|photo: Tim Aguero
Claudia Castro Luna is an Academy of American Poets Poet Laureate fellow and served as Washington State Poet Laureate and Seattle's inaugural Civic Poet. She is the author of One River, A Thousand Voices, the Pushcart-nominated Killing Marías (also shortlisted for the Washington State 2018 Book Award in poetry) and the chapbook This City (Floating Bridge Press). Her nonfiction is included in There's a Revolution Outside, My Love: Letters from a Crisis, edited by Tracy K. Smith and John Freeman (Vintage, 2021). Born in El Salvador, she writes and teaches in English and Spanish and lives in Seattle on unceded Duwamish lands. Her latest collection is Cipota Under the Moon: Poems (Tia Chucha Press, May 20, 2022), a series of poems forming an ode to the Salvadoran immigrant experience in the United States.
Handsell readers your book in 25 words or less:
Cipota Under the Moon is about the resilience of childhood in the face of war. The book meets hardship and violence with a radical "Yes!" to life.
On your nightstand now:
The Delicacy and Strength of Lace: Letters Between Leslie Marmon Silko and James Wright, edited by Anne Wright. I'm interested of late in the various ways in which authors have corresponded with each other either through letters or by creating works in response to each other's writing such as A Different Distance, the recent poetry collaboration between Marilyn Hacker and Karthika Naïr.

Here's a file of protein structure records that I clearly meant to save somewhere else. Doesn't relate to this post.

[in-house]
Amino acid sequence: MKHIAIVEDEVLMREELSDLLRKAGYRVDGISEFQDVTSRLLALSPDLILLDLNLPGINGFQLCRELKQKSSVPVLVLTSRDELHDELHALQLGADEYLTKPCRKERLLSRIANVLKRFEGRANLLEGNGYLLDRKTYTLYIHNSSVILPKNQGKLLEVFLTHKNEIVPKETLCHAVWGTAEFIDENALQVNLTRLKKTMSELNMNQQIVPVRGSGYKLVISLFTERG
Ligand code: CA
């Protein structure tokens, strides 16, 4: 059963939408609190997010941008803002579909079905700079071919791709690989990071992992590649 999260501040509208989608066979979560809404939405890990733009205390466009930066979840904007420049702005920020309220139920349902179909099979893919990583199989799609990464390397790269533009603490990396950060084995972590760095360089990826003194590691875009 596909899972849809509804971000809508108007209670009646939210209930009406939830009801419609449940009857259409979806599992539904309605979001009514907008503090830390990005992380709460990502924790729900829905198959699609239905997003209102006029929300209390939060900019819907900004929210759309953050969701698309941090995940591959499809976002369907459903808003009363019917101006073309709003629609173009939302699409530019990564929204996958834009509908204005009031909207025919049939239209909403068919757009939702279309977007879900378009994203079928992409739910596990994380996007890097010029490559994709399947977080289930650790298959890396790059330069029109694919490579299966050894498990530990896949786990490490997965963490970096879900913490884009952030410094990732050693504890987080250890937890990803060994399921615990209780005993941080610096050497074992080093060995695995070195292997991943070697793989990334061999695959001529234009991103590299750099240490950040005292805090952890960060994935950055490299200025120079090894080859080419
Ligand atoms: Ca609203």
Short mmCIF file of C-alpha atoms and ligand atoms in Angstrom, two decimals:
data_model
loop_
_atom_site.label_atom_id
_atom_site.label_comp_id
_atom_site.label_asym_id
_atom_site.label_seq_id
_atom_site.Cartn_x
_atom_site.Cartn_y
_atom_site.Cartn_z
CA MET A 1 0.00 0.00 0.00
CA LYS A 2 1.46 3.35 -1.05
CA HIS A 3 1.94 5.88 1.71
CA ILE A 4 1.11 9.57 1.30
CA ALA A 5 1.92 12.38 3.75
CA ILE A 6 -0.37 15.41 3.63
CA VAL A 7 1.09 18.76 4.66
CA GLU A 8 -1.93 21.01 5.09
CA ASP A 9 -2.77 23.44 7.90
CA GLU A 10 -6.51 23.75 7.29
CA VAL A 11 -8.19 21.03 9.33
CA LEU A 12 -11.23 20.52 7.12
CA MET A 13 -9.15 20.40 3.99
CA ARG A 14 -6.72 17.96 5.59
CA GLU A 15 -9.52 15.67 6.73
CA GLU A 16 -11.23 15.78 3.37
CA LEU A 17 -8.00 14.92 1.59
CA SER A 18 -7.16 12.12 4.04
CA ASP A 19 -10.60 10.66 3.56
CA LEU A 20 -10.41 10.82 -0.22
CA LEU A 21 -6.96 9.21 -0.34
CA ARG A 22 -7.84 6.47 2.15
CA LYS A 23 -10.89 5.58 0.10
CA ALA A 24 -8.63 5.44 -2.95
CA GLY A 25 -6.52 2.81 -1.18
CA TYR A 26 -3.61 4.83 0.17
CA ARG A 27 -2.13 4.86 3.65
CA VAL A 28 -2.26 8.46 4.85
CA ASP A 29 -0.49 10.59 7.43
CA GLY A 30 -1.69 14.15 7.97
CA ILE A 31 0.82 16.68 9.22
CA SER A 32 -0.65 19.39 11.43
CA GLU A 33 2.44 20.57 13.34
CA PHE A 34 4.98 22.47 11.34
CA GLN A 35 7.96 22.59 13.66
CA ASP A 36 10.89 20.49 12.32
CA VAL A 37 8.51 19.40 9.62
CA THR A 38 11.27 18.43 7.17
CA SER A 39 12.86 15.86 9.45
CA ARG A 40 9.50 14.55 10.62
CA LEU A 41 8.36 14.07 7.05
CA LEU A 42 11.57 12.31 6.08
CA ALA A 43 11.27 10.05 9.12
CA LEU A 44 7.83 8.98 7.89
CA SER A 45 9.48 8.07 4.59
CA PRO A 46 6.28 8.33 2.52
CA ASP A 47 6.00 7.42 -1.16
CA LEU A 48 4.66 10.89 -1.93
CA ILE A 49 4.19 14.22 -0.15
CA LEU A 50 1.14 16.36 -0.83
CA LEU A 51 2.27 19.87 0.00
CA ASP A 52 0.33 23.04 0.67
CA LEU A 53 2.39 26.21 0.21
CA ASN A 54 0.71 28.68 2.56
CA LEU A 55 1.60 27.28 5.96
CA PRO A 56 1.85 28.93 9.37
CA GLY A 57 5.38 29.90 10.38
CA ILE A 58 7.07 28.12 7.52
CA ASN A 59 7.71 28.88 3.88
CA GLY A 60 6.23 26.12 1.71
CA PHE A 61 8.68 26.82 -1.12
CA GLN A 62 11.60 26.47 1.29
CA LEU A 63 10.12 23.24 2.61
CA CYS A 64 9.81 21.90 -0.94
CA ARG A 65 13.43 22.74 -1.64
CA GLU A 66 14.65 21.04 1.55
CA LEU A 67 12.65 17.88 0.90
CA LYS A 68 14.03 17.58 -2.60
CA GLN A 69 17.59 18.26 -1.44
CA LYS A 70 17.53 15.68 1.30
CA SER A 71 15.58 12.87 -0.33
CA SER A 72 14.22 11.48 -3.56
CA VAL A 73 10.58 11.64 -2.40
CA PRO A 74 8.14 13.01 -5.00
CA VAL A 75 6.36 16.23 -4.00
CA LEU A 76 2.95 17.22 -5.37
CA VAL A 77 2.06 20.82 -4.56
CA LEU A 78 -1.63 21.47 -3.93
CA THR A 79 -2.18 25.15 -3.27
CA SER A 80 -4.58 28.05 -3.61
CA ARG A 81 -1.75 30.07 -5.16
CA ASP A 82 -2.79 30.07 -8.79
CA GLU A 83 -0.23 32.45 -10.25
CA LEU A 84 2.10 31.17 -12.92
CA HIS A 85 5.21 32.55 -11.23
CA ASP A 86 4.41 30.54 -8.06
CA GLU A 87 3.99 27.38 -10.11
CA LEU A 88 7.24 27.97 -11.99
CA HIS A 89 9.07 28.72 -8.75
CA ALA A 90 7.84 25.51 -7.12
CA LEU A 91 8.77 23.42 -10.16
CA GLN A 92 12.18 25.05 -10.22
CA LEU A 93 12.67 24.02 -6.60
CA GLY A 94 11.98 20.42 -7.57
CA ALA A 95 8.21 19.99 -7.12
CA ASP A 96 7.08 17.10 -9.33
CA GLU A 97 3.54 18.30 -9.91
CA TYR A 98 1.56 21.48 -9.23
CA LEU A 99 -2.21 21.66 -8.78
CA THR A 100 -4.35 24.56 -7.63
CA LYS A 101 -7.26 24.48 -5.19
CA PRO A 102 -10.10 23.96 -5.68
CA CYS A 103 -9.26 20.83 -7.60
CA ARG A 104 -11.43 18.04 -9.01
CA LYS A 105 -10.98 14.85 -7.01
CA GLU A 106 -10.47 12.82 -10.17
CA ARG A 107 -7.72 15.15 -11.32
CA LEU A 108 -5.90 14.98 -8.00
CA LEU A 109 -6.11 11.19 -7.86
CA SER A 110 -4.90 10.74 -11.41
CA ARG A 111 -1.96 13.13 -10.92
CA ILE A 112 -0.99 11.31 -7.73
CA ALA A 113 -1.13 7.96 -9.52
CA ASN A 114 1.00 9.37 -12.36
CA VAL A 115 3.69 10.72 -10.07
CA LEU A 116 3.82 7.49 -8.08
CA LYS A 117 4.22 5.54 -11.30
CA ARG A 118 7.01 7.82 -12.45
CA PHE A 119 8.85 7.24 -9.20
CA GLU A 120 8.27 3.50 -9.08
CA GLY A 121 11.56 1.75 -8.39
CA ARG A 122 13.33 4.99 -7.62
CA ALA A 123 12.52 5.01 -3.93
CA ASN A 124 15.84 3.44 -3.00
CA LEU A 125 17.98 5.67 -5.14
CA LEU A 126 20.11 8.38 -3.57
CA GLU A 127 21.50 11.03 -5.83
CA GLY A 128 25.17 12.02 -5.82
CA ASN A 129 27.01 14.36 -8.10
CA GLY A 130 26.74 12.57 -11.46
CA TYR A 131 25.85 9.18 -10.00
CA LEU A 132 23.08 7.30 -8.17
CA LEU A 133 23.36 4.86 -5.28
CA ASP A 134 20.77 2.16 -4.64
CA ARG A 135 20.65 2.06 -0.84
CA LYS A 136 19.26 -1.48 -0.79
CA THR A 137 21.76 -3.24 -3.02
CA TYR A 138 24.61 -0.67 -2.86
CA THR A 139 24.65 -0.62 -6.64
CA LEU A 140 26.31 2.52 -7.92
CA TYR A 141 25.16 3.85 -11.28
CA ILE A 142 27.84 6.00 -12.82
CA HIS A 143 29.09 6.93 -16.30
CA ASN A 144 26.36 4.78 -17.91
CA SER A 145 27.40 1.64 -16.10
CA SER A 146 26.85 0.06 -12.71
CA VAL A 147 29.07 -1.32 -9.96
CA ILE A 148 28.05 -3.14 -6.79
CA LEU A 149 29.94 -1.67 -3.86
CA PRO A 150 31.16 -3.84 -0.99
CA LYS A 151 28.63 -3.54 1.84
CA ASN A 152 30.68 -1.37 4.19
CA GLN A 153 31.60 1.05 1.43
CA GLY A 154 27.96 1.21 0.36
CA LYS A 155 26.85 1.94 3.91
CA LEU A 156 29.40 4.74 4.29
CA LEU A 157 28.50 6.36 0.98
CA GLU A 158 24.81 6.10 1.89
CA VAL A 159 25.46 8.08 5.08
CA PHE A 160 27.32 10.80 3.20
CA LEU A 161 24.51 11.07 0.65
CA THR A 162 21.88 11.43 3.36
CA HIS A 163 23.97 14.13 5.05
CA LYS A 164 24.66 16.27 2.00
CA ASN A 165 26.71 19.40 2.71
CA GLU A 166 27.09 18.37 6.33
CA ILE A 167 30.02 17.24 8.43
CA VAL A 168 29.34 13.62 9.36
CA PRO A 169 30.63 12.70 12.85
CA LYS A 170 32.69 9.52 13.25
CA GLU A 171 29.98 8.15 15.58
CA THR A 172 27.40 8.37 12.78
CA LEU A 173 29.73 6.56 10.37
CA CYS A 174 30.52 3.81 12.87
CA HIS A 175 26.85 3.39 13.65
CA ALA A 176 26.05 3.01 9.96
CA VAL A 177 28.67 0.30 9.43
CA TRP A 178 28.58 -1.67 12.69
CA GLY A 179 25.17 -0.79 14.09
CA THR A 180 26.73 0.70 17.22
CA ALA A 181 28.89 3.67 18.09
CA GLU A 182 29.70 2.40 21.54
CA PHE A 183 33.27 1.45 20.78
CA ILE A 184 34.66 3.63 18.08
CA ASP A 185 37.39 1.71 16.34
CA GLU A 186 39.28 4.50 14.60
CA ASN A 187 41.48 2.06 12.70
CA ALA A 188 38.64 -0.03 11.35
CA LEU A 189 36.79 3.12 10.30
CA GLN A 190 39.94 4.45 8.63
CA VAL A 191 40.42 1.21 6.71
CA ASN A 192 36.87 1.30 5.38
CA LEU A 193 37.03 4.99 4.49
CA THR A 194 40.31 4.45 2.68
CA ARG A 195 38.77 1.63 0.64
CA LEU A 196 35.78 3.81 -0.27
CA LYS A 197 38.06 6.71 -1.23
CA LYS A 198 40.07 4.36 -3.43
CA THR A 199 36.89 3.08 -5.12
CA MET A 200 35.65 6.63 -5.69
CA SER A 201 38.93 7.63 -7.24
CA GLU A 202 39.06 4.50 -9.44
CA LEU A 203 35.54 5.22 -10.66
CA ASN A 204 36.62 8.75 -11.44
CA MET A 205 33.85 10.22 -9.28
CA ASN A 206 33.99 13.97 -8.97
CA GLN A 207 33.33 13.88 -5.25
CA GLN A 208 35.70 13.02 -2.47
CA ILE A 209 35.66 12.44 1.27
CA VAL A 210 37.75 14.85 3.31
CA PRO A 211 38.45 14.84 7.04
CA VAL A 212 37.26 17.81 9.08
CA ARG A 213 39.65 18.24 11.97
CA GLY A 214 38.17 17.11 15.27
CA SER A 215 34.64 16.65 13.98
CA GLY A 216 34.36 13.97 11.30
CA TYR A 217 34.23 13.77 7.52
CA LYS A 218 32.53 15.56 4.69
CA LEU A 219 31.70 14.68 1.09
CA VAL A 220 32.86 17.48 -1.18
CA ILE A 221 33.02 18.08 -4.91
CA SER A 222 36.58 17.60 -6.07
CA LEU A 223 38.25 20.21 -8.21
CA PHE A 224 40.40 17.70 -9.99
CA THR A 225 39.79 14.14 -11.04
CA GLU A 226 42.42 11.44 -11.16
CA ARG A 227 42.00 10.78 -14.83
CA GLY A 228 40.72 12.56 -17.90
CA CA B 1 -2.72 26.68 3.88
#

Red Paint by Sasha LaPointe. I live in Seattle on unceded Duwamish lands, and Sasha LaPointe is a local poet and writer. This memoir positions the author's life in relationship to the lives of her female ancestors and to the land to which they belong.
An Apartment in Uranus: Chronicles of the Crossing by Paul B. Preciado. These are short personal vignettes and searing essays on gender normativity and body politics. Preciado writes incisively about their transition, making each page glitter with their fierce intelligence.
Favorite book when you were a child:
Anything by Jules Verne: Around the World in Eighty Days; Journey to the Center of the Earth; Twenty Thousand Leagues Under the Sea. Growing up in a small town in a small tropical country, everything about Verne's stories fascinated me, from the scientific and mechanical innovations he concocted to the idea that there were places out there utterly different from my immediate reality. Verne's books blew open all the doors and windows of my young imagination.
Your top five authors:
I find these lists always so difficult:
Lucille Clifton, Zora Neale Hurston, Gabriel García Márquez, Italo Calvino, Toni Morrison, and the Japanese poet Rengetsu.
Book you've faked reading:
Stendhal's The Red and the Black. I was a French major in college. I read Balzac, Flaubert, Zola, Racine in the original with great interest, but Stendhal, ooh la la! I just could not find my way into this book. This was eons ago, no CliffsNotes that I remember. I navigated class carefully with the little I'd managed to read.
Book you're an evangelist for:
Invisible Cities. I love every book by Italo Calvino that I've read, but I return to this book again and again. I gift it and teach it every year. I love it for its genre-defying nature, for the dream-like quality of the narratives, for its exploration of the limits of language, and for how it gifts us with new ways to think about urban spaces.
Book you've bought for the cover:
All books from the publisher Tara Books. Based in India, Tara specializes in locally printed, handmade books that center narratives and folk tales from communities across India. The books are illustrated by traditional artists and artisans who live in the area where the stories come from. The Night Life of Trees is perhaps my favorite. It is a stunning book. Each page features a gorgeously rendered silk-screened image of a tree, and everything about it--from the richly detailed drawings to the paper quality and ink hues--is a sensual feast.